Did you know about the March in March? Tens of thousands of Australians gathered en masse across the nation’s capital cities demonstrating a vote of no confidence in the Abbott Government, descending upon their local main streets and local Government institutions, dancing, chanting and bearing placards calling for change across policies pertaining to marriage equality, climate change, quality public education system, Tasmanian forests, asylum seekers, the NBN, support for jobs, shark culling – the list goes on.

The protests happened across the weekend, but you’d be forgiven if it slipped your consciousness since the event also went largely unnoticed by the nation’s most prolific print newspapers (including The Herald Sun and The Age), as well as by the headline scouts of the television news stations for mainstream media.

Not a single photo from Sunday’s march has appeared on the catalogue for digitised stock photography giant, Getty Images, an eery absence of acknowledgement, as though the nation-wide happening was absorbed by a topical affairs-consuming black hole. I mean, let’s look at the extent of this thing for a second: more than 30,000 people are reported to have gathered in Melbourne; Brisbane numbers alleged to be around 10,000, thousands more in Adelaide and tens of thousands in Sydney… Surely some kind of mainstream media recognition was a valid expectation?

But then not even the Prime Minister was giving the protestors a hat tip.

When asked about the Sydney March at a public speaking engagement, Mr Abbott riffed: “my understanding is that the only big rally in Sydney is the St Patrick’s Day parade. That is the big event in Sydney today. I wish all of them well.”

In any case, it turns out that in times like these we don’t even need stock imagery now that social media and its ever burgeoning Hashtag Generation have rendered it semi-redundant. Thanks to the #MarchInMarch hashtag, keeping abreast of the activity across the nation was as easy as putting your feet up, cracking a Golden Pash popper and scrolling the feed.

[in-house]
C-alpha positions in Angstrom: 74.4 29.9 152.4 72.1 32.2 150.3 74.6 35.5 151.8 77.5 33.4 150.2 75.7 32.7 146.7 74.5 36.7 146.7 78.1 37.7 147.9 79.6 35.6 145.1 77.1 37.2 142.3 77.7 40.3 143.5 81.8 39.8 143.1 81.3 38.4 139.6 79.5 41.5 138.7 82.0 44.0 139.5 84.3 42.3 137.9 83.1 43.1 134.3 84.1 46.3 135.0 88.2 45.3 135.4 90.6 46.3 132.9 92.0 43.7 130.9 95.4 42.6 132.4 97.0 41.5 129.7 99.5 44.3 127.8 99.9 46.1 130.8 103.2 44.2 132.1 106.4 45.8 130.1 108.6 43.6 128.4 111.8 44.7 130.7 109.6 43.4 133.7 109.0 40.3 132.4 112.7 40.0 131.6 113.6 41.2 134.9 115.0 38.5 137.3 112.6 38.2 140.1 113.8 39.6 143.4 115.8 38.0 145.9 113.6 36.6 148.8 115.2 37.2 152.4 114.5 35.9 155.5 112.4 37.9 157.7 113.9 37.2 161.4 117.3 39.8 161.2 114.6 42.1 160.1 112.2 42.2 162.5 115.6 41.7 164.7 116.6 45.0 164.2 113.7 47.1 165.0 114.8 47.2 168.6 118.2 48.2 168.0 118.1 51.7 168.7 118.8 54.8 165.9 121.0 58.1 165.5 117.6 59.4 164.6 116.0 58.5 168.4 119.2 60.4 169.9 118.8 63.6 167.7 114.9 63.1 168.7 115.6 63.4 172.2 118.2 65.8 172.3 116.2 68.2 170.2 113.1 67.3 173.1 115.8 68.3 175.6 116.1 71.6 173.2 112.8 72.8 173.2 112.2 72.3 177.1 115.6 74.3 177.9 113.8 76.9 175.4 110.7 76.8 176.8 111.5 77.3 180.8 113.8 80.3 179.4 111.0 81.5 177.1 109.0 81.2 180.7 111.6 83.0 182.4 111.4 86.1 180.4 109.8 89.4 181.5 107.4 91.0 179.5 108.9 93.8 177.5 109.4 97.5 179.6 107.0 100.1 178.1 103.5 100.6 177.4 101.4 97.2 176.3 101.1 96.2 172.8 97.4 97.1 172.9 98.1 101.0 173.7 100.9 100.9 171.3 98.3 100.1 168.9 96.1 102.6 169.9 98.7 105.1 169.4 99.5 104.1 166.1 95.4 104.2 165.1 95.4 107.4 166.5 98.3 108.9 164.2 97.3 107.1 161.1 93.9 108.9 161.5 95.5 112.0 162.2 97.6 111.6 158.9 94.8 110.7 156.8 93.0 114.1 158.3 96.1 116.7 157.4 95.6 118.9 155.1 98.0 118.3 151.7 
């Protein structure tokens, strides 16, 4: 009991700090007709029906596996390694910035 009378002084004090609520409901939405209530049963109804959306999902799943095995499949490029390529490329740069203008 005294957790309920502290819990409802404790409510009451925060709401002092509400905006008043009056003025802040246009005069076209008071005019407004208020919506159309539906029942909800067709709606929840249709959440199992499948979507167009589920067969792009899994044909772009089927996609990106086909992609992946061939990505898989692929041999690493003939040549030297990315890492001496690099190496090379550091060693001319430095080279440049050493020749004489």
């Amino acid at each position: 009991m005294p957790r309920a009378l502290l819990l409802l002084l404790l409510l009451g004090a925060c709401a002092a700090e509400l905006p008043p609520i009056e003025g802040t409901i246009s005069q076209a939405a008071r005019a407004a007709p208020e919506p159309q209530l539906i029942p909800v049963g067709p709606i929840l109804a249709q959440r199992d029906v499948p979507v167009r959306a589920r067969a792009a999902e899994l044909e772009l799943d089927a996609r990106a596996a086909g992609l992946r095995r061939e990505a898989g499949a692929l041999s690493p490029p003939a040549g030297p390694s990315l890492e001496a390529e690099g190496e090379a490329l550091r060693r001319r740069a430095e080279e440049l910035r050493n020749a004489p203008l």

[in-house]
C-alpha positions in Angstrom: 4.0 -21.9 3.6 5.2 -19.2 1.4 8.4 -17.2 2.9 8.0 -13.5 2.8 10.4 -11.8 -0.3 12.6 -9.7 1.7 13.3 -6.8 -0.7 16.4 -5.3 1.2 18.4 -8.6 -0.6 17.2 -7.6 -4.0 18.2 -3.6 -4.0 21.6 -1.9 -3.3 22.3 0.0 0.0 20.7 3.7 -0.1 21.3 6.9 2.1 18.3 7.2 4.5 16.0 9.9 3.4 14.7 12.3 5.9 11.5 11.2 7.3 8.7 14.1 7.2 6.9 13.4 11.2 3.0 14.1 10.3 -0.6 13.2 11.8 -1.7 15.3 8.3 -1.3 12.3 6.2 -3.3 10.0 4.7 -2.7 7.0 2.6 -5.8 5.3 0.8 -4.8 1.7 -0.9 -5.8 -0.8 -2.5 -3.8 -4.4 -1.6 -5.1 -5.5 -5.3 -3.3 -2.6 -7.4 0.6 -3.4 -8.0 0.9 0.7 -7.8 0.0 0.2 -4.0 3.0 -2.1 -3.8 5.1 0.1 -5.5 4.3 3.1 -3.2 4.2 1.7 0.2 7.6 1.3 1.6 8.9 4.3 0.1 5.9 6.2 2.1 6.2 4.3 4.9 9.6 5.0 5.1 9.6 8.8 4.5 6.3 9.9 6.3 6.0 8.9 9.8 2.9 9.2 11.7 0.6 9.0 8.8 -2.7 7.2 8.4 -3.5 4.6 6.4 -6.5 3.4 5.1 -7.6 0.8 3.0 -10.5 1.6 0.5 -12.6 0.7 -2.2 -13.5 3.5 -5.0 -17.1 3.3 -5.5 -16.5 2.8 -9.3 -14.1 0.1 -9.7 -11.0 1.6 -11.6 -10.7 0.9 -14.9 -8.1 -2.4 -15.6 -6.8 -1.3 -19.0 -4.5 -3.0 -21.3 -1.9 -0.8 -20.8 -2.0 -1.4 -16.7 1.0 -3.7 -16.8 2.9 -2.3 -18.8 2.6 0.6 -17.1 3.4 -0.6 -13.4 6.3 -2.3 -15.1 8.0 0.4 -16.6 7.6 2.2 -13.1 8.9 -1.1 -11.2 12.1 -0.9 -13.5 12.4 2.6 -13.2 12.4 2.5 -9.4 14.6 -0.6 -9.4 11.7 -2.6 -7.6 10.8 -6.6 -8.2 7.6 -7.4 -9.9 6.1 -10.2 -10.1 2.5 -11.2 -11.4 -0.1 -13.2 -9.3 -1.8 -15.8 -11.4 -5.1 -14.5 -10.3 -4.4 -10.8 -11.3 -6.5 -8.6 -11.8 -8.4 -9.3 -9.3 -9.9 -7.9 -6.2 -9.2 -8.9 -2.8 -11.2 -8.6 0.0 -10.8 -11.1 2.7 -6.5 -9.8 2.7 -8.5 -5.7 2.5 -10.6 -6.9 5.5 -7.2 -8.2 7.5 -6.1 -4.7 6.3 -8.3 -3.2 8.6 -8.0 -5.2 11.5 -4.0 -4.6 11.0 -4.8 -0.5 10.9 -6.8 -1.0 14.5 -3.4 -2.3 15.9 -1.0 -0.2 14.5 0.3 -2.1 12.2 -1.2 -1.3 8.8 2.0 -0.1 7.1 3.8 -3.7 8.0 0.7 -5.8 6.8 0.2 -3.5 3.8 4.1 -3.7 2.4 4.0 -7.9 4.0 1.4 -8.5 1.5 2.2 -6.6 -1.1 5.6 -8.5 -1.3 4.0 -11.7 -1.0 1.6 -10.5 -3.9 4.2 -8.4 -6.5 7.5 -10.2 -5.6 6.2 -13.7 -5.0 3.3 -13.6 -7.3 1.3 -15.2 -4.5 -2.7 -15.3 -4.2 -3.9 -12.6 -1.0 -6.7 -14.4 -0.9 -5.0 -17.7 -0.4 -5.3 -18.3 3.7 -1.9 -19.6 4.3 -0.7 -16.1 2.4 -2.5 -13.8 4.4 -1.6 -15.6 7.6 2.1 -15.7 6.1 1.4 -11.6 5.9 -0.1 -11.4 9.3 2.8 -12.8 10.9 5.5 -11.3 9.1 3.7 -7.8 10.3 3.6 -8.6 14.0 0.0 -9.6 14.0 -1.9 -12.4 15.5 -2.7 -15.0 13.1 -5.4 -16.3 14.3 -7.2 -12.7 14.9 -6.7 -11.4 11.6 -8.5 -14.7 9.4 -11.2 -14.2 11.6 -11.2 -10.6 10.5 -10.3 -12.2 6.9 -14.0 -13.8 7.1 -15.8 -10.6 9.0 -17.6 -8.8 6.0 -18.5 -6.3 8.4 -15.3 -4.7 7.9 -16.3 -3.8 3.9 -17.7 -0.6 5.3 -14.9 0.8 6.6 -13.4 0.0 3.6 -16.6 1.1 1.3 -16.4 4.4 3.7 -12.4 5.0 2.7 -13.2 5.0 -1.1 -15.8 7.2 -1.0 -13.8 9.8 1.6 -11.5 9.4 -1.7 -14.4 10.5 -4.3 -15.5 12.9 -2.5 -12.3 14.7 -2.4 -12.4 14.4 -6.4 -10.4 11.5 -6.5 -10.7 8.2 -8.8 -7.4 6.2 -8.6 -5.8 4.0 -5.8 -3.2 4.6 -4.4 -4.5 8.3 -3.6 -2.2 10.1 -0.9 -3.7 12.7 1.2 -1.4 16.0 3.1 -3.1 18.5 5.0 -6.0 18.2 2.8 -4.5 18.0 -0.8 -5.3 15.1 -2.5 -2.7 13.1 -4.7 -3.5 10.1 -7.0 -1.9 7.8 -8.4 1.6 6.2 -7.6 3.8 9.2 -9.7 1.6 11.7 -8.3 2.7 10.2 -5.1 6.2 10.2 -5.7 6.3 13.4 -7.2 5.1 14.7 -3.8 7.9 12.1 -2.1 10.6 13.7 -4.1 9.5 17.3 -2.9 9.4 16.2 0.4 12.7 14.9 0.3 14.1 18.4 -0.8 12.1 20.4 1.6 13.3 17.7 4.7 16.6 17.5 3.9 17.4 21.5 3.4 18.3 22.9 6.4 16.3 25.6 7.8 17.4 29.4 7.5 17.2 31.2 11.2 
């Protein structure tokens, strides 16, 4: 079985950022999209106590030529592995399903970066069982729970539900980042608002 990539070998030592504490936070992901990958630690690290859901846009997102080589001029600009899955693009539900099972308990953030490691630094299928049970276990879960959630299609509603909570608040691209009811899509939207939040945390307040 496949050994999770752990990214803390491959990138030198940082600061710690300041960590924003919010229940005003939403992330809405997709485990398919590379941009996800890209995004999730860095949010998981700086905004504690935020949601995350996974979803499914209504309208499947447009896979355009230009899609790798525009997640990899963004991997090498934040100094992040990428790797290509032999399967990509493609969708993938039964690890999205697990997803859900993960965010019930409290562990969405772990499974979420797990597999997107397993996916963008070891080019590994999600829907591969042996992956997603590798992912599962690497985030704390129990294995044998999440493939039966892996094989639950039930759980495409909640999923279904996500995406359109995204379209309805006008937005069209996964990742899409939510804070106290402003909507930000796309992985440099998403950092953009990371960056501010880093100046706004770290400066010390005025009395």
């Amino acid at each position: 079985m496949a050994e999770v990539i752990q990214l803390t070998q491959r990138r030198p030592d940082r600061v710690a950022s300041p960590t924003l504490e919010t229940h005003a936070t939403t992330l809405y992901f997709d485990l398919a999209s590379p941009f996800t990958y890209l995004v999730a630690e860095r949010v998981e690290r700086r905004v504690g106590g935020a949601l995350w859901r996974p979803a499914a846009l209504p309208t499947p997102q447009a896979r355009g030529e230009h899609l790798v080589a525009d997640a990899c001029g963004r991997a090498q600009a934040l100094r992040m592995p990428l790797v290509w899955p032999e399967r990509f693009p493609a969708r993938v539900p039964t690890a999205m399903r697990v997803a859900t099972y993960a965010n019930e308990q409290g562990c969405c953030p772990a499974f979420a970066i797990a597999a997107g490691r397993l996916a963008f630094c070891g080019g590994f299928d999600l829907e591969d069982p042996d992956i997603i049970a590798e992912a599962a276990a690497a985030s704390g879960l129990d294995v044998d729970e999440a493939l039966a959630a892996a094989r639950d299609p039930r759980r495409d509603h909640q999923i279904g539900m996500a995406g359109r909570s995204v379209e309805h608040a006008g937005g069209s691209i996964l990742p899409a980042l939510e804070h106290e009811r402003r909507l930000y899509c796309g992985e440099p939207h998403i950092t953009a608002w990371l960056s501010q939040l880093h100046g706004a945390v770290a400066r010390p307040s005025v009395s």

The placard game was solid, marred by a handful of protestors who succumbed to the angry mob mentality and misguidedly opted to brandish counterproductive and, in some instances, frankly vicious rhetoric about murdering the Prime Minister, signs comparing Tony Abbott with Hitler and Stalin and one which read “Fuck Tony, Fuck Democracy”, igniting the self-righteous spurn of those calling the March In March an exercise in anarchy.

But, advocating political assassination and cheap name-calling aside, much of the messaging offered rational arguments about policy, calls for the Federal Government to action change, and some were simply causes of complaint.

Some were simply phrased (and entirely valid) questions:

Others were polite:

The March In March Protesting The Abbott Government Had Good Placards, Poor Media Coverage

If you attended one of the marches, hit the comment section and share your thoughts on the event and what you think the March accomplished.

The good thing about living in a democracy is that assembling for grassroots, non-partisan protests like the March in March is a fundamental civil right, and this includes peacefully painting devil horns over the Prime Minister’s likeness and anointing him “Satan” or peacefully inviting him to go fuck himself on a piece of poster board.

Of course, the other thing about living in a democracy is that you get what you vote for.